Spero feels that corporations may have food services bringing in pre-packaged lunches for their employees including individually wrapped foods like sandwiches. He thinks that the typical gathering in your office kitchen and using a communal coffee pot — or microwave or fridge — will be on hold for the foreseeable future. Some companies are permitting foods to be ordered in and dropped off, but only by certain restaurants, without the need for employees to leave their buildings. He recommends bringing your own lunch to work.
[See: 10 Healthful Snacks That Won’t Break the Calorie Bank.]
Bring Your Own Lunch
So perhaps back to work will start to look more like back to school. It’s likely that lunch may need to be brought in instead of ordered out, so if you’re preparing meals for your kids, it would be wise to put some aside for yourself. Prepping food from home may seem like it’ll take you more time, but it could also save you money and even save some calories by packing less fried, salty and expensive choices than a restaurant meal might bring.
You might have to put down some cash to have the right equipment on hand. Consider lunchboxes that contain freezer packs to keep your food cold, so you’re not keeping them in the communal fridge. In addition, thermoses for a hot meal, coffee or soup can be handy — or a COVID backpack (yes, I’ve seen them) with separate compartments for your containers and your computer.
Pre- or post-quarantine, I have always been a fan of keeping go-to snacks — or emergency lunches — stashed in a desk drawer. A jar of nut butter, whole grain crackers, unsalted nuts, healthy energy bars and dried or freeze dried fruits and veggies could satisfy hunger with a combo of protein, carbs and healthy fats to get you through your day without leaving your desk.
Melissa Altman-Traub, a registered dietitian nutritionist in the Philadelphia area, suggests keeping some items at your desk like, “a coffee pot that can be used for coffee or tea, a mug heater, your own coffee mug, dish soap and dish rag.”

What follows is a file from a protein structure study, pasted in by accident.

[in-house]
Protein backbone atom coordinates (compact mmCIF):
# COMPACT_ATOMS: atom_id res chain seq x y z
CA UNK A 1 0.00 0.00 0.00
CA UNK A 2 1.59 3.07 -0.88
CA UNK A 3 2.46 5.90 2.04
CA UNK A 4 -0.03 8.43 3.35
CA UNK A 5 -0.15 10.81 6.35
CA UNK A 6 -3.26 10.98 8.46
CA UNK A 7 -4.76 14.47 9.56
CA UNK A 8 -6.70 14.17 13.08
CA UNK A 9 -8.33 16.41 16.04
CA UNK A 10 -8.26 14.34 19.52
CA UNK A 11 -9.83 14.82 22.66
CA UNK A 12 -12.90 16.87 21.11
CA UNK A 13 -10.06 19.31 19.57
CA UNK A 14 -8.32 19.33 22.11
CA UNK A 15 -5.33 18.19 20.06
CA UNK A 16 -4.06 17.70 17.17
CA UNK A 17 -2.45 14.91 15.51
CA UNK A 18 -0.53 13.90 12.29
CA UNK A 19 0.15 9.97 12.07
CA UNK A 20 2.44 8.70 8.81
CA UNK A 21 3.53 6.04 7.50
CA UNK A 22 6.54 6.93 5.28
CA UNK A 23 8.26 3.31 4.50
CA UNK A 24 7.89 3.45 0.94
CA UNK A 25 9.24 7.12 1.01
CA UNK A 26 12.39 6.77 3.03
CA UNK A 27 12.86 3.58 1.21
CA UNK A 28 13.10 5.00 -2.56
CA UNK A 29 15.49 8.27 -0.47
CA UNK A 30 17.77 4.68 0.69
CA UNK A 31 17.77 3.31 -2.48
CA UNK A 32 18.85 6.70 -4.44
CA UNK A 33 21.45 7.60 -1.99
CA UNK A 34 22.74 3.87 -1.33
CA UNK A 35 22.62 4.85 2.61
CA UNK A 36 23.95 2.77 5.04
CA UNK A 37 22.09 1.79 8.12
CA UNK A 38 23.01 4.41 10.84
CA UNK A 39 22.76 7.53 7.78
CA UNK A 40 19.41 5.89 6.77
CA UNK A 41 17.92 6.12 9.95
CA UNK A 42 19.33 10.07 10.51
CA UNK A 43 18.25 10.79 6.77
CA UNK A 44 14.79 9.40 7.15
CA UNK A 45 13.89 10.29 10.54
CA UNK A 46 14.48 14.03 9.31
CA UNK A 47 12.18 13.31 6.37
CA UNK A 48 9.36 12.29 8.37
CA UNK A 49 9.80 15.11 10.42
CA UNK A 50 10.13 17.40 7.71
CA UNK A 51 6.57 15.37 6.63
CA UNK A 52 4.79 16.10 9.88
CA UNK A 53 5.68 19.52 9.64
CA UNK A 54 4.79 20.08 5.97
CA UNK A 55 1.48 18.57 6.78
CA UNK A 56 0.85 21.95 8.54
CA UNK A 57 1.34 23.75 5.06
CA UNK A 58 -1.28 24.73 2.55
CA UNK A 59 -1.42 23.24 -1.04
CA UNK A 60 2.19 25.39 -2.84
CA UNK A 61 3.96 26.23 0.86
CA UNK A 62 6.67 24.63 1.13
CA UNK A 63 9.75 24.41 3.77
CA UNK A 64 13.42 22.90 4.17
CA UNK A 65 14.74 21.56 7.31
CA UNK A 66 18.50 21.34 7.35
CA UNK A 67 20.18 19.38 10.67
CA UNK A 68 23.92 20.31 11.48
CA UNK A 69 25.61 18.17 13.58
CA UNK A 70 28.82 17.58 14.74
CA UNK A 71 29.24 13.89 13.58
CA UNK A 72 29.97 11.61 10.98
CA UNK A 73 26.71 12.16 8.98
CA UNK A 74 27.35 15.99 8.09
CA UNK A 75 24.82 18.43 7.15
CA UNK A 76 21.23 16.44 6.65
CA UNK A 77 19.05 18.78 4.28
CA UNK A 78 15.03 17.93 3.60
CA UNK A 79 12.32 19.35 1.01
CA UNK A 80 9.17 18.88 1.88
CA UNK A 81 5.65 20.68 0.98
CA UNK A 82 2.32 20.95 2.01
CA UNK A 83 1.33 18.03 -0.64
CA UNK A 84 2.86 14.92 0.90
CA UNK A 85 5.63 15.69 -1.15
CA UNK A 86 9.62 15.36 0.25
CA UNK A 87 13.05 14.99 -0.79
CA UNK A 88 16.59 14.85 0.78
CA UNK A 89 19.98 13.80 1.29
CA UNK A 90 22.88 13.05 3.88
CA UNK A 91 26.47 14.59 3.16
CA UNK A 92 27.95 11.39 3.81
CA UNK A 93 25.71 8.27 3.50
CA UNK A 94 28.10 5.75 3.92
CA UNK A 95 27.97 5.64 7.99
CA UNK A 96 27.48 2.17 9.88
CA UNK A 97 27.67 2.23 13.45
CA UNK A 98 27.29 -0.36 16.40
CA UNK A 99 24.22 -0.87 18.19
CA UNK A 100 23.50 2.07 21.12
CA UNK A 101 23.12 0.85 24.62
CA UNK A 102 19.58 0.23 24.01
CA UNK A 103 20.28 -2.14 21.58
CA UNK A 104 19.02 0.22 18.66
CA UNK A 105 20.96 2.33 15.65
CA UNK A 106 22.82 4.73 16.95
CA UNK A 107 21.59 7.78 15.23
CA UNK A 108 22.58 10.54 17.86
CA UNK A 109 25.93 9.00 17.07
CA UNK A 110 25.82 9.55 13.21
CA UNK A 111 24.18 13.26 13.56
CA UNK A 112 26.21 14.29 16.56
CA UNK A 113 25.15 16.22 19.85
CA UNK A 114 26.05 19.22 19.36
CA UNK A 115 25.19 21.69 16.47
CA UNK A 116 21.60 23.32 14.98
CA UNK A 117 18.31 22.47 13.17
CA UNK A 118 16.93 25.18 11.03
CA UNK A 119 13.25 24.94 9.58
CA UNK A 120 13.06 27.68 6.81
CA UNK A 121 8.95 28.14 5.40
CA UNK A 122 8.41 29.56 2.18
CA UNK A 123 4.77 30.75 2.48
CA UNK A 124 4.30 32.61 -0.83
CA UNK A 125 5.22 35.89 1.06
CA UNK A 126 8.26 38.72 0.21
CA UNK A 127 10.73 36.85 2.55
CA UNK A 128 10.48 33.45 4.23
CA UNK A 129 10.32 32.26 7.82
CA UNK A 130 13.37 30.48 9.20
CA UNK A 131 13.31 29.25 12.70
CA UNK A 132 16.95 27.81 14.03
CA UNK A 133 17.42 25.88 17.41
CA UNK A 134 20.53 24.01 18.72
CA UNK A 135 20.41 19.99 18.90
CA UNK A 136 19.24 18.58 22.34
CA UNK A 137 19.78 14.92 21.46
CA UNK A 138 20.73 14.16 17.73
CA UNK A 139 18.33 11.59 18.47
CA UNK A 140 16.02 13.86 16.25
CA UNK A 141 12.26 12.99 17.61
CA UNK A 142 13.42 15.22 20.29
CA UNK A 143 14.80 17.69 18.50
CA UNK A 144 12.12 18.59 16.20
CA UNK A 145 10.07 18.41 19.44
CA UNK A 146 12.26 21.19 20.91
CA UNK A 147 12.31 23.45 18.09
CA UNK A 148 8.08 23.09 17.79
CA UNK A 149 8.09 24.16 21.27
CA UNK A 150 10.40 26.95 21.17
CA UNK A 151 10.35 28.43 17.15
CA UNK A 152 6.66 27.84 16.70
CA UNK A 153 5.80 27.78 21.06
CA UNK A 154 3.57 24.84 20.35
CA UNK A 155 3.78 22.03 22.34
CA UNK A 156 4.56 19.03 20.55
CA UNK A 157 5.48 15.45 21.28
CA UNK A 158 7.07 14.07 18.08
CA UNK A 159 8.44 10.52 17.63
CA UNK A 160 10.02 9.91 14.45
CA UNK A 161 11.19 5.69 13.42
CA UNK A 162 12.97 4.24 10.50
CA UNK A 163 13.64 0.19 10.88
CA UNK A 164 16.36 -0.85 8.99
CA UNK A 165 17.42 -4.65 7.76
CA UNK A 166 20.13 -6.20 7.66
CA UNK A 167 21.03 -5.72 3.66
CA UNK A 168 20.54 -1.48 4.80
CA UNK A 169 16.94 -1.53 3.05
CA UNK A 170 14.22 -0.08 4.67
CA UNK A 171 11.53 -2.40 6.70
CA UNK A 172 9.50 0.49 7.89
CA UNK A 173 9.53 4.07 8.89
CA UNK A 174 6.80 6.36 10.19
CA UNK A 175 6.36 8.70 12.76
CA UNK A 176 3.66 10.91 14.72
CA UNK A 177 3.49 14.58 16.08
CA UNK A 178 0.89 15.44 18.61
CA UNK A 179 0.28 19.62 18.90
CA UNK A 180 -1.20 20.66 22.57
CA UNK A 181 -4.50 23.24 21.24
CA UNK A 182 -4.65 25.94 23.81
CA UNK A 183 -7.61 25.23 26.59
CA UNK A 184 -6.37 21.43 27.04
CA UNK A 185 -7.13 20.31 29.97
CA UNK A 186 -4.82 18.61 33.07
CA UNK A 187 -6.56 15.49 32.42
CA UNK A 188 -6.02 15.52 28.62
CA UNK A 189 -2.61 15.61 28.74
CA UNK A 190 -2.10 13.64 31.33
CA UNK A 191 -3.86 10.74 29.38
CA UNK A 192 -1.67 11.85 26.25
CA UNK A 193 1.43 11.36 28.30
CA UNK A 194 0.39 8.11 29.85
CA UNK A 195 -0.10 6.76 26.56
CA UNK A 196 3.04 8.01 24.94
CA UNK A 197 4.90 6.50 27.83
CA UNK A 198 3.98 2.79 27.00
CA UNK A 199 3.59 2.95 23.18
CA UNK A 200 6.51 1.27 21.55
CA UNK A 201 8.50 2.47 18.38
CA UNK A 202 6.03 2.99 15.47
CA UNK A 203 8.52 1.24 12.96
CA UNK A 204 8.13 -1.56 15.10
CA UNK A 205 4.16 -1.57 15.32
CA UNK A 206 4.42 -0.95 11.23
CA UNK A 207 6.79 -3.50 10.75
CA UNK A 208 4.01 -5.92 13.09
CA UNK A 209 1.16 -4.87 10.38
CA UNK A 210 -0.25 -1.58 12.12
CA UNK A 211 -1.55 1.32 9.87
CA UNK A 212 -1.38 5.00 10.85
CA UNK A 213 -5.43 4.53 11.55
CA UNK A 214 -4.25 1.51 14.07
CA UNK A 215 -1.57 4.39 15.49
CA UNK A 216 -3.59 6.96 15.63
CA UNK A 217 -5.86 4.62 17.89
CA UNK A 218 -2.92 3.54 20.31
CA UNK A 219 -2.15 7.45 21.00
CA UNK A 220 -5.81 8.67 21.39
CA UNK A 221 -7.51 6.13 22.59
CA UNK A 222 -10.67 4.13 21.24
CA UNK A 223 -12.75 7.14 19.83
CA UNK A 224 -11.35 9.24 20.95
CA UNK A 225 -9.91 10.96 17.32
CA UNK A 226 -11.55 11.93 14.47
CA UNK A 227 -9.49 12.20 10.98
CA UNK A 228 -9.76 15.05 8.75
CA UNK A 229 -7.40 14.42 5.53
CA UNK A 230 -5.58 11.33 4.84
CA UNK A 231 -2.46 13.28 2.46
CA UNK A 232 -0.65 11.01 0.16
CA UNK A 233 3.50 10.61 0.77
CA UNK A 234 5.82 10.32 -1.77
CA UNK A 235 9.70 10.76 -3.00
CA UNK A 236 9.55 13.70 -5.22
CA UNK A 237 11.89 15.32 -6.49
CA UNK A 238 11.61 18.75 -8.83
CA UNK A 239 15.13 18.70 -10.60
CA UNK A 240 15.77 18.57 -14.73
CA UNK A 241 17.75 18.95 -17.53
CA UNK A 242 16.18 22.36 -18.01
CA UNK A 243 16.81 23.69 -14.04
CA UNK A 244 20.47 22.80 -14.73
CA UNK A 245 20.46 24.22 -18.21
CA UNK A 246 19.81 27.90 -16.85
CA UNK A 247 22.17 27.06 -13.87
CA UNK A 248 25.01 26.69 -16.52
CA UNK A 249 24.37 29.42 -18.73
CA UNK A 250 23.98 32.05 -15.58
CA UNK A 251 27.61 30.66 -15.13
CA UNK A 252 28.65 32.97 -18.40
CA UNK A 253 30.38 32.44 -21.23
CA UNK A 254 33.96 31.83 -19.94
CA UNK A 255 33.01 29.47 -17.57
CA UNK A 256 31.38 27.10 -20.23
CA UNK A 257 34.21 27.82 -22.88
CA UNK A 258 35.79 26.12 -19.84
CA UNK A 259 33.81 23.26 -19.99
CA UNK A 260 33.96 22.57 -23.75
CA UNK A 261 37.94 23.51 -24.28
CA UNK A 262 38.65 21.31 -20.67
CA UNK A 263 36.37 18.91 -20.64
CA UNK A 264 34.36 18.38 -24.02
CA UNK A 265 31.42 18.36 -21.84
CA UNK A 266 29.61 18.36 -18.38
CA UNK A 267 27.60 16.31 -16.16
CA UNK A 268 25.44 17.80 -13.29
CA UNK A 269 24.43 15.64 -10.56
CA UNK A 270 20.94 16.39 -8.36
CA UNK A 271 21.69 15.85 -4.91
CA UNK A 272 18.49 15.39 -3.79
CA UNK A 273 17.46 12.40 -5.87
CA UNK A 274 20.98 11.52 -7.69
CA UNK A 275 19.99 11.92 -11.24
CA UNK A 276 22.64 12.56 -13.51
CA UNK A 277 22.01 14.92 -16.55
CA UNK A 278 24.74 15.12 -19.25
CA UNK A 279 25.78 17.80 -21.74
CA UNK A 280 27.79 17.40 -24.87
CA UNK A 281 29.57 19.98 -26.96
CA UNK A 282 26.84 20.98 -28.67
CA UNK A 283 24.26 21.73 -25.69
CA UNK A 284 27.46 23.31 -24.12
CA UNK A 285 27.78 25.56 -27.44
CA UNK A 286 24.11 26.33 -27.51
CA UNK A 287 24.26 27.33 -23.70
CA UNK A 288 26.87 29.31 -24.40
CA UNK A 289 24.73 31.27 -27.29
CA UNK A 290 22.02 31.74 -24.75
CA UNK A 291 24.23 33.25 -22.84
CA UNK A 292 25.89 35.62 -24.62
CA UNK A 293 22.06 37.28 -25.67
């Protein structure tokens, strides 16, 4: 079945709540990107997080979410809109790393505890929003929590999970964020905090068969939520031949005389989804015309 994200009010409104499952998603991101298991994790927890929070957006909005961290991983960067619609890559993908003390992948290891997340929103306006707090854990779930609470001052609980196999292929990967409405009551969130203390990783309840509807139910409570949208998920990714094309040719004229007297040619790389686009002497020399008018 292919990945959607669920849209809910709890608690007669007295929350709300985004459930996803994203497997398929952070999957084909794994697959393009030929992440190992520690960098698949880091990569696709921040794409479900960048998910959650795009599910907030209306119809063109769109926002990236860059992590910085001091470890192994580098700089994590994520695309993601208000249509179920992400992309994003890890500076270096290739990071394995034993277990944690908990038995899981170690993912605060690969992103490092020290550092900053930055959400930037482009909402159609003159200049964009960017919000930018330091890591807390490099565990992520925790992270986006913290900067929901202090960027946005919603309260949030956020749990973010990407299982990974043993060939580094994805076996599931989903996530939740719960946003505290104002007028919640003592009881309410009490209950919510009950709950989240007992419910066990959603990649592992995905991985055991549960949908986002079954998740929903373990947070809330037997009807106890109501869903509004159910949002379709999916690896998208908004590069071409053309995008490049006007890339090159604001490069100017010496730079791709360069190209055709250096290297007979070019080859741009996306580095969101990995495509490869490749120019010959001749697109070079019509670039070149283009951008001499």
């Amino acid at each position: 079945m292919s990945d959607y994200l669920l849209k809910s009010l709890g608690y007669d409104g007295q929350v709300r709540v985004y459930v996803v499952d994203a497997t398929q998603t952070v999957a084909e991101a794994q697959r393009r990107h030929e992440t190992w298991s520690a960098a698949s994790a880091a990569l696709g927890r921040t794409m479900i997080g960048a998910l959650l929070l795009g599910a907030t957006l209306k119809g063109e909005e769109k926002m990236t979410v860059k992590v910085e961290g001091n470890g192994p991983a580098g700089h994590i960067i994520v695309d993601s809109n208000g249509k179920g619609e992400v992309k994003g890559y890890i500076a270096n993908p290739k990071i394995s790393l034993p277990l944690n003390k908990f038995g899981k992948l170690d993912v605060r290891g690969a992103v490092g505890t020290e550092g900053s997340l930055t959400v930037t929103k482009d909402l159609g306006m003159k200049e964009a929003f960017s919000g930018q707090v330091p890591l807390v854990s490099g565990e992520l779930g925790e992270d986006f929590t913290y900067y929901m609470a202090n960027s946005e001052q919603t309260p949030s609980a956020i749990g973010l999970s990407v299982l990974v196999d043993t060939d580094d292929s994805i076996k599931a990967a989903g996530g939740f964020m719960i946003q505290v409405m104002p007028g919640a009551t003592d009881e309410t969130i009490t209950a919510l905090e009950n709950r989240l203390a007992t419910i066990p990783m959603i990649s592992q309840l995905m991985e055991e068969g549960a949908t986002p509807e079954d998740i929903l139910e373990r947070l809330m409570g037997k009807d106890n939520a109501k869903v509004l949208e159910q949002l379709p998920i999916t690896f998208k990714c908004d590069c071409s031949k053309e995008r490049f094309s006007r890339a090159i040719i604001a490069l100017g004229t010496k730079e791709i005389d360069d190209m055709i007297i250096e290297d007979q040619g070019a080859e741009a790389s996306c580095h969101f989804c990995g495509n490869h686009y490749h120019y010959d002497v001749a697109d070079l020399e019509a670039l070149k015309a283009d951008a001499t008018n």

To take a break, Altman-Traub says, “consider online conferences with coworkers from your desk to keep things social — or take a walk outside.” Now that the weather is warmer, perhaps a picnic on a nearby bench while social distancing with a friend could provide a mealtime escape.
Don’t be Mask-Bullied
As we become desensitized to precautions and people start feeling more comfortable sharing space again, they may ditch their distances and stop wearing their masks. But if you’re still on your own high alert and you want to maintain the strategies that keep you feeling secure, don’t let anyone bully you into letting your guard down until you’re ready.
Spero points out that “now until November, we’ll be on a positive trend, where things are going to be getting better and better with business back to a new normal, but around December/January, we’ll see a resurgence of colds and influenza and most likely another, but smaller, wave of COVID.”
Part of this predicted bump is because, by then, restrictions will have further loosened, the weather will be colder and more activities will have moved indoors and cold and flu season kick up.
That time of year will also bring a resurgence of angst, concern and confusion, not knowing whether a sneezing workmate has the flu, a common cold or COVID-19. Hopefully by then we’ll be in a better place to safeguard our workspaces and protect ourselves.